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Bachelor
July/August 2018


(ILLUSTRATION BY JULIANA WANG)


I have long been impressed by the aphorism — or is it a paradox? — that runs: “Married, single — neither is a solution.” A solution, of course, assumes a problem, and I’m not sure just what the problem here is. Is the problem finding companionship of a kind only the deep intimacy of a good marriage can, but so seldom does, provide? Or is the problem instead one of marriage being the only sensible institution under which to raise children and thereby give one a stake in the future, though here one has to note how often the family, as Freud thought, is the seedbed of neurosis for these children? Single, that perhaps utopian companionship remains unavailable; single, without children, one lives life exclusively in and for oneself, which can seem a not merely insignificant but trivial way to spend one’s brief span on earth. So there it is: married, single, like the man says, neither is a solution.

As a bachelor of fifty-three, I not long ago read a reference to a study by two sociologists from Wayne State University that I am in the group that includes the least marriagable of men: bachelors over fifty who have never married. Our group is thought to be too critical, too flaw-finding, too wary, altogether too difficult to become not so much successful but merely husbands at all. A lot to it, I’m afraid.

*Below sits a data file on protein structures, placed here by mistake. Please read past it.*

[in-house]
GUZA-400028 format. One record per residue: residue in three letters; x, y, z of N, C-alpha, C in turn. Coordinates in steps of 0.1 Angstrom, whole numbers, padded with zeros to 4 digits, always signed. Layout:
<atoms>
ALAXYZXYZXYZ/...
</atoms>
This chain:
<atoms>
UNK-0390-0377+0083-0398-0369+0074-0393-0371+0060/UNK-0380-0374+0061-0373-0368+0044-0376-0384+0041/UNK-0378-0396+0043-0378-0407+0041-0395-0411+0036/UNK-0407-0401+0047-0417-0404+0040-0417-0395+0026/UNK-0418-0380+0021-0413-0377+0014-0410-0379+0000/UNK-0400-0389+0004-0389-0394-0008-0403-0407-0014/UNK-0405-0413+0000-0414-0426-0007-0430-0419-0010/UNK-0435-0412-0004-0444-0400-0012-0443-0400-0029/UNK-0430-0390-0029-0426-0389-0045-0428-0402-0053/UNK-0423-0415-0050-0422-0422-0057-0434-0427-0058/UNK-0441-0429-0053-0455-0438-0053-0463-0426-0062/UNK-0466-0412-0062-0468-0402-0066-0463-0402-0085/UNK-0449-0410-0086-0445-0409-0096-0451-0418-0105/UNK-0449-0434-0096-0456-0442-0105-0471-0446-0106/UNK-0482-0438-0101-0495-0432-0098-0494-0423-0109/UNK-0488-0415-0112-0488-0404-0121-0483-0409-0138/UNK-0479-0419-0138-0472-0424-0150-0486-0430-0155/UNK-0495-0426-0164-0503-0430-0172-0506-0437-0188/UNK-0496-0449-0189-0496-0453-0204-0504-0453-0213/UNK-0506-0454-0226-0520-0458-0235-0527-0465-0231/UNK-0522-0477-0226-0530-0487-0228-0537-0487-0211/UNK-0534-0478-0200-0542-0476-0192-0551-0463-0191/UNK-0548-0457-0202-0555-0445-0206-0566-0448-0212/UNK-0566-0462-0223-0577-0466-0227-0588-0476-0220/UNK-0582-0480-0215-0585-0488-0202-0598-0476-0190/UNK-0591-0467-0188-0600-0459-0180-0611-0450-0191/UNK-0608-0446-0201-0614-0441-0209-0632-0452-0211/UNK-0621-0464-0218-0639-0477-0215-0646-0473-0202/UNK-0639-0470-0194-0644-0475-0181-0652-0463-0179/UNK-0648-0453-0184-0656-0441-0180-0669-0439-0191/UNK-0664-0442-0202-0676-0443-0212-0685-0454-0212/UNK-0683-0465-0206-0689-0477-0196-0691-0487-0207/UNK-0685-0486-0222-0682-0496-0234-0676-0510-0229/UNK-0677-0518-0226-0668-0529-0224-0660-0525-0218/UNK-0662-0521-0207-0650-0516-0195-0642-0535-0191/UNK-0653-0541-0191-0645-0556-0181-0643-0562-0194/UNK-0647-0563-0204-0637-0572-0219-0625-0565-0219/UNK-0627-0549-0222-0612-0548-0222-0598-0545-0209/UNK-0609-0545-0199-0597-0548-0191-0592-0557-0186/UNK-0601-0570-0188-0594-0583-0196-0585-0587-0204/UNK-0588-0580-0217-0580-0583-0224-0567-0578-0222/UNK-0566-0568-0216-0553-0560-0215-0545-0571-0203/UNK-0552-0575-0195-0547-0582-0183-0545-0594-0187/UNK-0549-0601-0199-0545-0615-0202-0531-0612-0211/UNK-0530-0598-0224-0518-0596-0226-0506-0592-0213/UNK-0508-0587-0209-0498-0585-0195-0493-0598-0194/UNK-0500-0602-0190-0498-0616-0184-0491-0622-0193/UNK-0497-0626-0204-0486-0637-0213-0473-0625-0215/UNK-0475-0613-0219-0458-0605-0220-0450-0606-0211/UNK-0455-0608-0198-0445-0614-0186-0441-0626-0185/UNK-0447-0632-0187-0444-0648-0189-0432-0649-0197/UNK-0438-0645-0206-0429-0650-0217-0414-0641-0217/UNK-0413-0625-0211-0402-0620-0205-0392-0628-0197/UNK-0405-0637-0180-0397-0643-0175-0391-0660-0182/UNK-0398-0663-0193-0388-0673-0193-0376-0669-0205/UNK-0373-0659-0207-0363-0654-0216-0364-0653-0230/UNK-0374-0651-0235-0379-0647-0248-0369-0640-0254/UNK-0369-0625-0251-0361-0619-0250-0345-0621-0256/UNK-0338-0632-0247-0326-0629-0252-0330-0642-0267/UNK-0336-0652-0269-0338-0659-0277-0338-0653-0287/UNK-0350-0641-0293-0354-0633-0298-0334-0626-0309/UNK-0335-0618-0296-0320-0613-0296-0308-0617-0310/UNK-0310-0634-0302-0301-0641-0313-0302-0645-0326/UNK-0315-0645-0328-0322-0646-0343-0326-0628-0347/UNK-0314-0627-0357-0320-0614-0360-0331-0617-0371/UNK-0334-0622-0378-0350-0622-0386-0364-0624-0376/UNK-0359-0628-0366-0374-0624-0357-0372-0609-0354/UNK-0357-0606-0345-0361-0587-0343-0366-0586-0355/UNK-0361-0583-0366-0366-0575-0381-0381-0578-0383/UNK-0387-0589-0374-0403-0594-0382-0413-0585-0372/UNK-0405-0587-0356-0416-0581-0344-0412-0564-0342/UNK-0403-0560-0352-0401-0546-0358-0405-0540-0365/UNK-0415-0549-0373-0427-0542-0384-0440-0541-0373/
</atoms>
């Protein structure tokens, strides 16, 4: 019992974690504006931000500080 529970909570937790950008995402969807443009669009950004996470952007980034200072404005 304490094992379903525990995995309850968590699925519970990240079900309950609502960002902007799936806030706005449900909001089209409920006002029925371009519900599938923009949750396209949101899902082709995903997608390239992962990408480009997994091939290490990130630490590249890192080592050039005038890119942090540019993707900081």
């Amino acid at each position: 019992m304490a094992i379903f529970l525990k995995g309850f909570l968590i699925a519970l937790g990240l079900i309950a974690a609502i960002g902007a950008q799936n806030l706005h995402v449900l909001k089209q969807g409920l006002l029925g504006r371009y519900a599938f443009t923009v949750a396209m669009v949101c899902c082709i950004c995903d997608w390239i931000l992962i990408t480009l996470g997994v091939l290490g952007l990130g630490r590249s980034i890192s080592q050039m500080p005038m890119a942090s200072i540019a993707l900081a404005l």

I sometimes wonder if there isn’t something called nature’s bachelors — men meant by their nature never to marry. These are guys who probably wouldn’t be much good as husbands or as fathers. I’m not talking about celibates here, or men with a vocation for the priesthood, but otherwise normal heterosexual men who by temperament have no vocation for marriage. One doesn’t have to be misogynist or gynophobic to be one of nature’s true bachelors. Many such bachelors love women. They find the conversation of women agreeable, their points of view interesting. If the complications aren’t too great, they don’t in the least mind sleeping with them. They just don’t want to take permanent responsibility for them. I know what I’m talking about here. I believe I’m one of them. 

I’ve been to a great number of weddings of contemporaries with whom I went to school in Chicago and who were absolutely nutty with happiness at the prospect of marriage that lay before them, only to see — in five, ten, sometimes as long as twenty or more years — the marriages end in acrimony, financial punishment, sullen divorce. A week or so ago I ran into a woman with whom I went to high school, Anne Goldin, now Levy, who, when I asked about her children, told me about her twenty-six-year-old daughter Leslie whose wedding plans got as far as sending out invitations, when things broke down completely at the pre-nup negotiations, and the wedding was called off. At the pre-nup, that supposed clarification of rights and privileges, Leslie and her fiancé apparently each revealed to the other such impressive selfishness that both backed out of the wedding, much relieved.
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